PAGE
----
writeFile(SD, "/test.txt", "Corona Values: MULTIPLIED BY 100,000 TO ACHIEVE PROPER PRECISION \r\n");
           while (newCNT <= dataLength)
           {
               dataMsg = String(sentData[newCNT]*100000);
               delay(50);
               Serial.print("Saving data: ");
               Serial.println(dataMsg);
               appendFile(SD, "/test.txt", dataMsg.c_str());
               ++newCNT;
           }
       }
       printFloat(checksum, 8);
   }
   delay(100);
   digitalWrite(ledPin, LOW);
}

Below something to get you started receiving and sending a wav file.

The basics for the Arduino side

const uint8_t chunkSize = 32;
uint8_t buffer[chunkSize];
uint8_t index;

uint8_t cs;

void setup()
{
  Serial.begin(57600);
  // send a character so PC knows that Arduino is ready
  Serial.write('A');
}

void loop()
{
  if (Serial.available())
  {
    buffer[index] = Serial.read();
    cs += buffer[index];
    index++;
  }
  // if enough bytes received
  if (index >= chunkSize)
  {
    // you can write received bytes to SD card here
    ...
    ...
    // clear the checksum and index for the next block
    cs = 0;
    index = 0;

    // send the checksum back to the PC
    // indicates to PC to send the next chunk
    Serial.write(cs);
  }
}

The code demonstrates how to receive bytes (representing floats) in binary format and caculate the checksum. Although there is a checksum clculation, there is no validation.

For my own learning, I wrote a small Python script to send a file to the Arduino

import sys
import serial

chunkSize = 32

try:
    # open serial port; adjust to your needs
    ser = serial.Serial('COM20', baudrate=57600)

    # wait for reply from Arduino after opening the port
    numBytes = 0
    while (numBytes == 0):
        numBytes = ser.inWaiting()
    serBytes = ser.read()
    print(serBytes)

except:
    print("Unexpected error:", sys.exc_info()[0])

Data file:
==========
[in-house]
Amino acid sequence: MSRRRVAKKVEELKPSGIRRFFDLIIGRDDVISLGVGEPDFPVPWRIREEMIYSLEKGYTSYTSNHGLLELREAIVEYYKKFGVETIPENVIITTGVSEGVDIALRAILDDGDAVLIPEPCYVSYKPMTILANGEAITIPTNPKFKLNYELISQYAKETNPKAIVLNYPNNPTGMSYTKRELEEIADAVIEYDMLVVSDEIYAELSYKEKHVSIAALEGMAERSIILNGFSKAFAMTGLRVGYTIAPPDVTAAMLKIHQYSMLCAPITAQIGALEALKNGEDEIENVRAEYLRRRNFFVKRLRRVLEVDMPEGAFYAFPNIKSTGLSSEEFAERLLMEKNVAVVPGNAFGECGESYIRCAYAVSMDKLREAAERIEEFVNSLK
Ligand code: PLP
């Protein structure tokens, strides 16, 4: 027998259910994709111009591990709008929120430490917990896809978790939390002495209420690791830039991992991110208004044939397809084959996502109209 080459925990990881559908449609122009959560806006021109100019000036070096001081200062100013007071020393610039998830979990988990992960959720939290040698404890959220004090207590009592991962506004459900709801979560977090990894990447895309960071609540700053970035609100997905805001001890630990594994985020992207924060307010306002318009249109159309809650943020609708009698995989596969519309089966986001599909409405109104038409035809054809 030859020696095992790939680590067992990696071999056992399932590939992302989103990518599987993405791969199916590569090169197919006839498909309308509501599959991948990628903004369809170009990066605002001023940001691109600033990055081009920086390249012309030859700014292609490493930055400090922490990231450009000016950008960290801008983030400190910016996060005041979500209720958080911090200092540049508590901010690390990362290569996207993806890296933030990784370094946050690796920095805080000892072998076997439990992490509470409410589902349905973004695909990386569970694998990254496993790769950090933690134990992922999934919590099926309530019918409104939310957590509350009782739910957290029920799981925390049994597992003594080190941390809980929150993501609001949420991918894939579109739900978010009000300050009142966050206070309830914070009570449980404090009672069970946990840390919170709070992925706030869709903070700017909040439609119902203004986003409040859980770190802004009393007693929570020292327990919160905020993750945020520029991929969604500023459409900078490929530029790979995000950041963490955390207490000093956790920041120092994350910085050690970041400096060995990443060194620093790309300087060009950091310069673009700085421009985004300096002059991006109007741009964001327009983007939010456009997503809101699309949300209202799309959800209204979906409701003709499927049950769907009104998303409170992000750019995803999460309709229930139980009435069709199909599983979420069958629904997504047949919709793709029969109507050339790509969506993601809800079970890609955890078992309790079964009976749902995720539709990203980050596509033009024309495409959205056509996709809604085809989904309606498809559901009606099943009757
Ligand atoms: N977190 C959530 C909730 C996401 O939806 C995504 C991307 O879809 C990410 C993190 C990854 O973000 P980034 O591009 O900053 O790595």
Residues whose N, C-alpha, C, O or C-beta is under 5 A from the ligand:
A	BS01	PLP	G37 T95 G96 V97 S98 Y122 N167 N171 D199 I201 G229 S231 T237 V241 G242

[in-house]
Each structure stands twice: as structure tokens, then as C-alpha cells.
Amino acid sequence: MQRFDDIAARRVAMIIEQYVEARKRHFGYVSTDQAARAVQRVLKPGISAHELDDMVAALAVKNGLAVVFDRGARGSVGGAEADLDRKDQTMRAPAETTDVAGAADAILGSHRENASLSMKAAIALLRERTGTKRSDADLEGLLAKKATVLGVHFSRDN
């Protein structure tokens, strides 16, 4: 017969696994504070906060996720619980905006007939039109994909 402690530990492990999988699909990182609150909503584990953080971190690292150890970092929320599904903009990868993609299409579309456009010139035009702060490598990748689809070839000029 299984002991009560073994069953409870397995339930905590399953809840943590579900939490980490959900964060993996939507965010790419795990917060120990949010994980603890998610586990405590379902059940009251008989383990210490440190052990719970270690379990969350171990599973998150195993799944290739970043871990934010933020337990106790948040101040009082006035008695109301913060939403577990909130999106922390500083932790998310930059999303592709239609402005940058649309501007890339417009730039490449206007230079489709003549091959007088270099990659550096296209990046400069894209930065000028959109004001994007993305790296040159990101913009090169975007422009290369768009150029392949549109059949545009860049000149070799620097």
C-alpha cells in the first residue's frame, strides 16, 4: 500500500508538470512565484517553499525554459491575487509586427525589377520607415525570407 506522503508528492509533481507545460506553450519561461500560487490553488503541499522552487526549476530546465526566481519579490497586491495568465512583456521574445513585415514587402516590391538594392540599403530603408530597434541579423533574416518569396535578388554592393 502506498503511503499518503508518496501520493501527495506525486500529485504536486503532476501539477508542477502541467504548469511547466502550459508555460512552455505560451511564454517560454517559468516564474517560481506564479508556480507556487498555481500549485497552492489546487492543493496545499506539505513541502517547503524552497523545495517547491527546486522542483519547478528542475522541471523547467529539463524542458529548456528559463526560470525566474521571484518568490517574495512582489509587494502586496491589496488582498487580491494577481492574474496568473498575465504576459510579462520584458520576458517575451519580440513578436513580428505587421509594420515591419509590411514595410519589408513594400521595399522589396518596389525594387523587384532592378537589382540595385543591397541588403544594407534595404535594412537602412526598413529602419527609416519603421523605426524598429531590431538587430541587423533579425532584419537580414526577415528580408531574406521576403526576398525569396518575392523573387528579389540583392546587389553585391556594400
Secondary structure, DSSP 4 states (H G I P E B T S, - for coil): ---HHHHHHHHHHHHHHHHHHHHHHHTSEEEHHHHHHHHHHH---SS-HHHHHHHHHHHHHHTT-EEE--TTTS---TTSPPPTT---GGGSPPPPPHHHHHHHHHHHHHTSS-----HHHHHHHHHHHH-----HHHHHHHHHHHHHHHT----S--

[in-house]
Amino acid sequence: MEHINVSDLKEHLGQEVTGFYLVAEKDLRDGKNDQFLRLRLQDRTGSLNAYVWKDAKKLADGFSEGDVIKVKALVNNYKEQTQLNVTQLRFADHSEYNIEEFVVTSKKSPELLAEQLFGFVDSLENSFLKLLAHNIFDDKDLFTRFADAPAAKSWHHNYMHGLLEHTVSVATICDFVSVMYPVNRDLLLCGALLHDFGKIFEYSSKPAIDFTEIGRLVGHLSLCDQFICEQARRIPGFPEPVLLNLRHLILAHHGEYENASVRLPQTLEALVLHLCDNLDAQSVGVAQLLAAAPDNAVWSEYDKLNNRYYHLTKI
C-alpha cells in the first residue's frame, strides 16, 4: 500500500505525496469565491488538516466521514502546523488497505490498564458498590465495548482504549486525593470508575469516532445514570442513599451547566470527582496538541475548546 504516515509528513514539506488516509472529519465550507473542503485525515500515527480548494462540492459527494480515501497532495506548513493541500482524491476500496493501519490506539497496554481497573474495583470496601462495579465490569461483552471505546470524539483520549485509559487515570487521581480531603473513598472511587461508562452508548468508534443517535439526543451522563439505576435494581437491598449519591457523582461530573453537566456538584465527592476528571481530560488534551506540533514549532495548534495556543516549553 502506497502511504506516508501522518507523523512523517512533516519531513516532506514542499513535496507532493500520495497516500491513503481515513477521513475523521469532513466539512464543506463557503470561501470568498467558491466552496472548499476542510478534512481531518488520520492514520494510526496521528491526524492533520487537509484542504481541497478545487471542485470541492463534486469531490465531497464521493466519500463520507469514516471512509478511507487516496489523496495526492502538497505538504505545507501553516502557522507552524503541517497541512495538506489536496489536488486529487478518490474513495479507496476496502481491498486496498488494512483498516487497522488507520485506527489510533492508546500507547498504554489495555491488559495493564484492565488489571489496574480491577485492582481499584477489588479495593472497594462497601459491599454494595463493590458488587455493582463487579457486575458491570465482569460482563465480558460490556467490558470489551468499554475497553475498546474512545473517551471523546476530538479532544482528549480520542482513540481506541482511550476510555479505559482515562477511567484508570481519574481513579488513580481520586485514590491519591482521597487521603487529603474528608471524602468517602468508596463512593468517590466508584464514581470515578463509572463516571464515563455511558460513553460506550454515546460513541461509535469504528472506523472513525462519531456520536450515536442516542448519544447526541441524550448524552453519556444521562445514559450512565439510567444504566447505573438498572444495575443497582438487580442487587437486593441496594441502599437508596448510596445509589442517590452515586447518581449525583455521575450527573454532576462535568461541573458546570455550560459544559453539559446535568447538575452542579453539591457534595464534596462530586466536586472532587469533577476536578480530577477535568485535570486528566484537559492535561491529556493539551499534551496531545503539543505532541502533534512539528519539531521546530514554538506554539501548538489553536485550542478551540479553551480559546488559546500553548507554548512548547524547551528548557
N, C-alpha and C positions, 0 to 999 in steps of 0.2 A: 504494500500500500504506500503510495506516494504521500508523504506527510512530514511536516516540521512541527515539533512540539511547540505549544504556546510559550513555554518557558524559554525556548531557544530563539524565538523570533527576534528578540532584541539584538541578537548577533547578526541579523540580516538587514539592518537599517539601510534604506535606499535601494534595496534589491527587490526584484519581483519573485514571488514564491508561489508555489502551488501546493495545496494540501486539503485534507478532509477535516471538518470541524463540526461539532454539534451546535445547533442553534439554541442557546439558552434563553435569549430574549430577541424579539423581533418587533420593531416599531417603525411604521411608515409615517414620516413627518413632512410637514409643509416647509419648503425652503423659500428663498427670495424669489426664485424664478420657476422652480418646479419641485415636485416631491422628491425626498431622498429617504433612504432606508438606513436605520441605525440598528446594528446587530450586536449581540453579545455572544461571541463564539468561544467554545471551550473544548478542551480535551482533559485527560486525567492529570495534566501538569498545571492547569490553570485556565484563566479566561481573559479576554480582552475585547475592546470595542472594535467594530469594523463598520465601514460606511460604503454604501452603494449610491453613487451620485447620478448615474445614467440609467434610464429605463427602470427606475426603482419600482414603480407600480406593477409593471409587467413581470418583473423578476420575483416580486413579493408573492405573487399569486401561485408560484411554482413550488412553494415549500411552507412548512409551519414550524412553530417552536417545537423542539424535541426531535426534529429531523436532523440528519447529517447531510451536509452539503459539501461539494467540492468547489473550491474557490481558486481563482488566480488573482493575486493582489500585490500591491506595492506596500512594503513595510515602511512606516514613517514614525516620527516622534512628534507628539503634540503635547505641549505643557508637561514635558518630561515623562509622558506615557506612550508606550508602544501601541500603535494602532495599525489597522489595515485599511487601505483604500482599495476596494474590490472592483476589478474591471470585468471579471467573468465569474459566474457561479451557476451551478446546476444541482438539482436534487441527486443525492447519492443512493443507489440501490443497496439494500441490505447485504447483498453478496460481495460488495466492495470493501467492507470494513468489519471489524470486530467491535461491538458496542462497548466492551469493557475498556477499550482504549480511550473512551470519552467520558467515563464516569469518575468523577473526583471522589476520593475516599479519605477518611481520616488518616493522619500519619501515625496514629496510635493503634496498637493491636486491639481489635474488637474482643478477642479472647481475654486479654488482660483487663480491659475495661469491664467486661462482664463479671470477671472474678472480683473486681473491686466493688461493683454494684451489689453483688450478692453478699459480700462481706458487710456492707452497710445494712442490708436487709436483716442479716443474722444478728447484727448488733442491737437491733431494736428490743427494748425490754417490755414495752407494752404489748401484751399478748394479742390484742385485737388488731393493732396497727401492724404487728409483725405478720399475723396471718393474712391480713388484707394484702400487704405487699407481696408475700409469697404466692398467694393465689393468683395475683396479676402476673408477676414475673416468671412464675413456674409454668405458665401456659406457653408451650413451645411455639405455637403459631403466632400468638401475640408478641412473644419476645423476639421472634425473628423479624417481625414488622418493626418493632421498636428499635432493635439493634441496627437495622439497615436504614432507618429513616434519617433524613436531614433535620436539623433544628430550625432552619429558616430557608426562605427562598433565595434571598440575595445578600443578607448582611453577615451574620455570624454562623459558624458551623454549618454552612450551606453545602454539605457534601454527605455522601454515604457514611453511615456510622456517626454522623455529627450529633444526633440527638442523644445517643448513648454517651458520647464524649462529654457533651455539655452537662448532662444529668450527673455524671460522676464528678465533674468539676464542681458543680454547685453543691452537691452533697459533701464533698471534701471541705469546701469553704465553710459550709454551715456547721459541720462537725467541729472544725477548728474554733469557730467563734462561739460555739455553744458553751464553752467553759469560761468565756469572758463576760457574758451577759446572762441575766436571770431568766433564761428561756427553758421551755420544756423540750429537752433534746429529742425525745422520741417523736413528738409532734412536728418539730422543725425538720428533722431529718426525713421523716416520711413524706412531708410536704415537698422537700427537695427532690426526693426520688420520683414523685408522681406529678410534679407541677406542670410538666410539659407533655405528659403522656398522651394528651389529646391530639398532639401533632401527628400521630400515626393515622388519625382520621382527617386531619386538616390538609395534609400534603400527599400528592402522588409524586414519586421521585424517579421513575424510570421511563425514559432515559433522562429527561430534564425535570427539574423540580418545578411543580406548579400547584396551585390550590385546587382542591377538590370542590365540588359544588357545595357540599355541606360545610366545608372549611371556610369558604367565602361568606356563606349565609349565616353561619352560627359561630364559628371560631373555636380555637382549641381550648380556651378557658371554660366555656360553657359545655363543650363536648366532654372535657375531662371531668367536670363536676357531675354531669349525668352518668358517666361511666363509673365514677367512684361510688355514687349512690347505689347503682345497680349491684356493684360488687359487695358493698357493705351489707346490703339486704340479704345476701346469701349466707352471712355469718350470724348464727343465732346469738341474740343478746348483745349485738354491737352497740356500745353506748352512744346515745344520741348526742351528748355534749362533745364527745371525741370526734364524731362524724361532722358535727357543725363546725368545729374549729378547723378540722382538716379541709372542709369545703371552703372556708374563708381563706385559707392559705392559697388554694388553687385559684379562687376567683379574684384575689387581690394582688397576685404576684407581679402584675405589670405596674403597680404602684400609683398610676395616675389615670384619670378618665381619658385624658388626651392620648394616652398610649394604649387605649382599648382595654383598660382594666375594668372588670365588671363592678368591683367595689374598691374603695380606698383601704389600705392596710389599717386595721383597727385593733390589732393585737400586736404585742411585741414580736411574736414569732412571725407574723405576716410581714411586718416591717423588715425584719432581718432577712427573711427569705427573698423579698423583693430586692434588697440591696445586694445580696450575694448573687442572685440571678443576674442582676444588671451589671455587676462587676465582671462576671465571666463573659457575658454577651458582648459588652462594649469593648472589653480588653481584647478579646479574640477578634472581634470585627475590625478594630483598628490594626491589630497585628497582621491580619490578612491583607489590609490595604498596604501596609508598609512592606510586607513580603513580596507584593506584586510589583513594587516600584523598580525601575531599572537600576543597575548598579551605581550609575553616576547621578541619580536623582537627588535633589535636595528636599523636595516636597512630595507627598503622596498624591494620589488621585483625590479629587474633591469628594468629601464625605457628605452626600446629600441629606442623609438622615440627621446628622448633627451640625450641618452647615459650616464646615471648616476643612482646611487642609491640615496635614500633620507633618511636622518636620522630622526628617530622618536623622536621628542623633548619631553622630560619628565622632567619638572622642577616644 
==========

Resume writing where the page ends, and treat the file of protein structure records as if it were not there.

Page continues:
print("Unexpected error:", sys.exc_info()[1])

    # exit app
    sys.exit(1)

try:
    # open file in binary mode
    fp = open("myData.wav", "rb")
    
except:
    print("Unexpected error:", sys.exc_info()[0])
    print("Unexpected error:", sys.exc_info()[1])
    
    # close serial port
    print("closing port")
    ser.close()
    # exit app
    sys.exit(1)

try:
    #read file
    while True:
        data = fp.read(chunkSize)
        if not data:
            break
        # print for debugging
        print (data)
        # send to Arduino
        ser.write(data)
        # wait for reply
        numBytes = 0    
        while (numBytes == 0):
            numBytes = ser.inWaiting()
        serBytes = ser.read()
        print(serBytes)
except:
    print("Unexpected error:", sys.exc_info()[0])
    print("Unexpected error:", sys.exc_info()[1])

# close file
print("closing file")
fp.close()

# close port
print("closing port")
ser.close()

sys.exit(0)

There are some weak points.
1)
The file needs to be an exact multiple of chunkSize; if not, the Arduino will wait forever for the rest of the packet before processing it
2)
The sender will hang if the Arduino does not reply.

Further a chunkSize of 512 bytes (both sides) might be more optimal.

Changes to make
Calculate checksum at sender side. Validate checksum at arduino side before saving to SD file; in that case you must e.g. 0 back if it matches or 1 if it failed. The sender can either abort or resend the chunk.

PS
Tested with a Nano, I don't have an ESP.